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Writing to Read: Shadow of Salvation

Writing this new expansion to Shards of Infinity was intimidating, as Shadow of Salvation is the first story-focused game that Stoneblade has designed. It was a truly intimidating project, but the journey was wildly interesting and educational.

Now, that it’s done and we’re all waiting for its official release, I want to share some thoughts about some of the hurdles we faced while working out the narrative:

Shadow of Salvation includes a narrative that one person has to read out loud to the other players. The story they read sets the stage for the choices people can make that affect the gameplay experience.

Here’s the challenge: not everyone is comfortable reading out loud, which means sections that go on too long, a slip up in a sentence, or a word that can’t be pronounced can result in anxiety for the reader. Often, this anxiety causes the reader to speed up their pace, quiet themselves until they can’t be heard, or stop and comment on the text. Every time you run into a hiccup like this, it affects the experience for all the players. We tested the narrative with numerous groups and noticed: the better the reader the more attached to the story players became.

Jason Charles Miller –who coincidentally is the voice actor of Drizzt Do’Urden from Menzoberranzan– read an early version for a playtest. The clarity with which he read the story had the group completely enwrapped. On the other end, readers who were uncomfortable and inarticulate often lost their audience a few lines in. Of course, most groups fell somewhere in between.

We found that there were three areas that needed to be refined to get a readable story: Length, Vocabulary, and Dialogue.

To create a story that works for the majority, it can’t be too long. In the first iteration, the shards each had their own personalities and often spoke to the Shard Masters psychically, seducing them with offerings of power with the ultimate goal of obliterating all of reality for reasons to complex to get into. It didn’t work.  Readers would hit their anxiety point about 25% of the way through a section. Everything needed to be shortened and simplified. A thousand words were whittled down to two-hundred or less; we didn’t just kill my darlings, we laid waste to them.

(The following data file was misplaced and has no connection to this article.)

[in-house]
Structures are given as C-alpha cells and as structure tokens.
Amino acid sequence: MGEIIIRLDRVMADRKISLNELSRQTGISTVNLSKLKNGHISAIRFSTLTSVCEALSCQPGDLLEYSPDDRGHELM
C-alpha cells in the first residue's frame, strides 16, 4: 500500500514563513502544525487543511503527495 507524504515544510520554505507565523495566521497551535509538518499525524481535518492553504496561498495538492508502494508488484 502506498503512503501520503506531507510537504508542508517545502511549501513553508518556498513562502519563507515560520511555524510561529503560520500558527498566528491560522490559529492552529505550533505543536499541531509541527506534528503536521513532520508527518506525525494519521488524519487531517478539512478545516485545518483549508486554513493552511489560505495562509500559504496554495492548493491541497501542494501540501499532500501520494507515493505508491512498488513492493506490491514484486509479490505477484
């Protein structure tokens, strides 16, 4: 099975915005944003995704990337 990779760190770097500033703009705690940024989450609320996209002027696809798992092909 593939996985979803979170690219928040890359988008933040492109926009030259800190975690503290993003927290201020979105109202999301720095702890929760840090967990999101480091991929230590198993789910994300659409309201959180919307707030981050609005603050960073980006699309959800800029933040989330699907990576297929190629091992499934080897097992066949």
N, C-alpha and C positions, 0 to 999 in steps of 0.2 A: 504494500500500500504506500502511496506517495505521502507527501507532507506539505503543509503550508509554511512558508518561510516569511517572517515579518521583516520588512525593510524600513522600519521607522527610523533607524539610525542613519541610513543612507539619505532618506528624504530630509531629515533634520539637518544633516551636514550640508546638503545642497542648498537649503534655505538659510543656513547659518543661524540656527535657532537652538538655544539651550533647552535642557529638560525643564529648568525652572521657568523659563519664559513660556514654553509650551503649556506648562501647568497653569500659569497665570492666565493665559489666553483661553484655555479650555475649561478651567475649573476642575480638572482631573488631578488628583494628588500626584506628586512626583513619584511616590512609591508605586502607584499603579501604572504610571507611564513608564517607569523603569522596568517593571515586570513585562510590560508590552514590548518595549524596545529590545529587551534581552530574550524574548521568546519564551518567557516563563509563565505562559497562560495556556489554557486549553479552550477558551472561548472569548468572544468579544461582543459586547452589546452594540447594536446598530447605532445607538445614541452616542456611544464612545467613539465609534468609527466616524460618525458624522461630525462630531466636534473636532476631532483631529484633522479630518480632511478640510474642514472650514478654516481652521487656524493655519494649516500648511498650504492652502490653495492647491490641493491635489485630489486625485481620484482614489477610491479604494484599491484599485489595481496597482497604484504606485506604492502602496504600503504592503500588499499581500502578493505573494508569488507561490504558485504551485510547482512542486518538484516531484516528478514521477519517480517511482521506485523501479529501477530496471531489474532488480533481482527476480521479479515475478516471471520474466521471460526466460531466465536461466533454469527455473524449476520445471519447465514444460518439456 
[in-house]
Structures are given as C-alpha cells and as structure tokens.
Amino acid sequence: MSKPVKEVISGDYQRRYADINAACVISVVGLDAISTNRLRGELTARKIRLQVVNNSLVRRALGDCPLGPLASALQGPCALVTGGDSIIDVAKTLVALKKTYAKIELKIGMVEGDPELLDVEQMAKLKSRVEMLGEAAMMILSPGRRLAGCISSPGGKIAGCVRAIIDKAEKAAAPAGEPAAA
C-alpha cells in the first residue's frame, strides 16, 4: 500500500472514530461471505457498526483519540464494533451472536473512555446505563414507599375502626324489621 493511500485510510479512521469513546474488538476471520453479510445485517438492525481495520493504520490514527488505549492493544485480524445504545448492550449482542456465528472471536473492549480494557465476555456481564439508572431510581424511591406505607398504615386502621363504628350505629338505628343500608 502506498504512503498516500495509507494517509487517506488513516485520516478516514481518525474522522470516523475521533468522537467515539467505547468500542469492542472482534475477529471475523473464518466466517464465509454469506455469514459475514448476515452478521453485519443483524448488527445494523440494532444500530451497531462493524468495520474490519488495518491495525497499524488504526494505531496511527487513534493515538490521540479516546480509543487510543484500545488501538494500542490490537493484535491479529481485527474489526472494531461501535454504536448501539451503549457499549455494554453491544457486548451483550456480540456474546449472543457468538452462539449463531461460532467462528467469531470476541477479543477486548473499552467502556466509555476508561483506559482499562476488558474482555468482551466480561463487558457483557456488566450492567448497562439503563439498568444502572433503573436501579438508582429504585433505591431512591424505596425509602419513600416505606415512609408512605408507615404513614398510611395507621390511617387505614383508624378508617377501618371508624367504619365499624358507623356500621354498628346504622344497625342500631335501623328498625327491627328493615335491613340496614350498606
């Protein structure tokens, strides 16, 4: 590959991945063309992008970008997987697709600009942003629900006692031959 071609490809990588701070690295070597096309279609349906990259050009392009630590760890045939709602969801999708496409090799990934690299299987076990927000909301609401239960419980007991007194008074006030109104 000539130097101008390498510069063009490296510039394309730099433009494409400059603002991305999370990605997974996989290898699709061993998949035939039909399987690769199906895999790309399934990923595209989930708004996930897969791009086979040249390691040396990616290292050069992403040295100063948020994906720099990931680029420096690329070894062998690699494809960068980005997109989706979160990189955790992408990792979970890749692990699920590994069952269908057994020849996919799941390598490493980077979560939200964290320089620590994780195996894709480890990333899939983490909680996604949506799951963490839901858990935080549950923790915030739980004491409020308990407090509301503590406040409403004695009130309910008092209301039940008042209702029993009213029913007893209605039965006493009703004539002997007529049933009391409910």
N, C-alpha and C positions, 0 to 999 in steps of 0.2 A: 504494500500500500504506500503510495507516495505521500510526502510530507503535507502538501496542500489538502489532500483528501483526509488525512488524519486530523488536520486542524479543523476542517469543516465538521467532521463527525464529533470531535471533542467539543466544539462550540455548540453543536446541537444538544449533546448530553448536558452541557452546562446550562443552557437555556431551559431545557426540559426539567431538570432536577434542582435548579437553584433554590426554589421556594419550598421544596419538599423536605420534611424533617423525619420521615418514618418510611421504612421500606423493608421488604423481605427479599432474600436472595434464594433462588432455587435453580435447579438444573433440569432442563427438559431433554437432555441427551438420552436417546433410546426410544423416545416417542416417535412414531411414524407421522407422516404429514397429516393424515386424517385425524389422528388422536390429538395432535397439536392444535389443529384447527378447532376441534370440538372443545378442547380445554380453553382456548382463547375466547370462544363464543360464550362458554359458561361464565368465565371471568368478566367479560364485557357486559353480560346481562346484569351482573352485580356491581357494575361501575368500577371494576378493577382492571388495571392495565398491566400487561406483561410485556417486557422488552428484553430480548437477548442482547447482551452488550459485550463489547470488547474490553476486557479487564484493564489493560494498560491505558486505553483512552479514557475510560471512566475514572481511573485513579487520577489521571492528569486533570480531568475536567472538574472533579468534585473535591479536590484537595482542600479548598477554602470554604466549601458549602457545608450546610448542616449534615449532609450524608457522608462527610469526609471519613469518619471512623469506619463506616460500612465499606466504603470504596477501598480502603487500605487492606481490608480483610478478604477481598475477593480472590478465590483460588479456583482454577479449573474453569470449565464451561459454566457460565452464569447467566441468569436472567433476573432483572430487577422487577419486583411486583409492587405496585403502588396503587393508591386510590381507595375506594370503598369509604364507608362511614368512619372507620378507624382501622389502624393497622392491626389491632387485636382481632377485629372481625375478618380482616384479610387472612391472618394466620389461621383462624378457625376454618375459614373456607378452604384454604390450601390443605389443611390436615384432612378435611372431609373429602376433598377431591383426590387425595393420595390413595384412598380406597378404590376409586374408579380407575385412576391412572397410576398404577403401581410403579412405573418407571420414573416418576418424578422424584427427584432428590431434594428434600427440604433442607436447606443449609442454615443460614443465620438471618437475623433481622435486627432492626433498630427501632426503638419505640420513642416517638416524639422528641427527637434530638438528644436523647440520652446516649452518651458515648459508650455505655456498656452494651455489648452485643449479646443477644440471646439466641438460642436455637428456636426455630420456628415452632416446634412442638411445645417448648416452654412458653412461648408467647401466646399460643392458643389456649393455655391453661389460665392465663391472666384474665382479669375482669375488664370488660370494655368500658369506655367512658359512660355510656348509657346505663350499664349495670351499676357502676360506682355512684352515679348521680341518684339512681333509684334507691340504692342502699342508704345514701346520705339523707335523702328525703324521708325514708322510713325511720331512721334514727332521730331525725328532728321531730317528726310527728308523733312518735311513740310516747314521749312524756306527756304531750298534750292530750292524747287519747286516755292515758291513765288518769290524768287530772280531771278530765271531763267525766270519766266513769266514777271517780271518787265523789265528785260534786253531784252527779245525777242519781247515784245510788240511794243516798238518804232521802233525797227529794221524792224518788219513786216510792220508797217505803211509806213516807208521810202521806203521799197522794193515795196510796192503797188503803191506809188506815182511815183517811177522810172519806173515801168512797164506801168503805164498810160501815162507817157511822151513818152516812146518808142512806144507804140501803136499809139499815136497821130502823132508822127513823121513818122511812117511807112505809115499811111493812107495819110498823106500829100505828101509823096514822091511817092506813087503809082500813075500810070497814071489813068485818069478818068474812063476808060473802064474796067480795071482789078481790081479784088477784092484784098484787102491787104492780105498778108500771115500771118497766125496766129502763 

Then there’s the issue of reading dialogue; the more characters in a scene the more confusion. When we could, the story was reduced down to one character, and only two, if it was made clear who was speaking. Having all the Shard Masters arguing and their shards independently and telepathically manipulating them didn’t make it through a single reading unscathed.

Next, there’s the issue of vocabulary. When we playtested, I’d often ask if there were any words people didn’t understand. When multiple groups would mention the same word, it would be replaced or removed. For example, “reliquary” is not a word people find easy to pronounce and many don’t know what it means. This word, and others like it, often tripped up a reader and broke the flow of the story. A reliquary, by the way, is a container for holy relics.

Once we refined those three components enough –length, vocabulary, dialogue– the story took shape: playtesters felt more comfortable reading aloud and their audiences understood the story.

After it was all written we faced the next challenge: formatting. I won’t go into a lot of detail, suffice to say that the way your text is laid out on a page affects a person’s ability to read it. After all, screenplays and novels have different formatting for a reason, it only makes sense that story-based games would too. Here are a few notes about that process:

  • Bolded dialogue encouraged people to give a voice to the characters.

  • Removing hyphenated lines and words at sentence breaks improved readability.

  • Keeping the story from bleeding onto the next page to improved flow.

  • Larger font size and line spacing was helpful for many readers.

  • By using images to support descriptions, readers could show off the pictures to cement a character in their audience’s minds.

Shadow of Salvation has been an awesome project to work on, and we are finally at the last challenge. The part where your work is finally released into the world and you get to hear the answer to the most important question of all: Do people like it?

Well, Shards of Infinity: Shadow of Salvation comes out this summer (you pick up a copy a Gen Con) and we couldn’t be more excited to hear your answer.

George Rockwell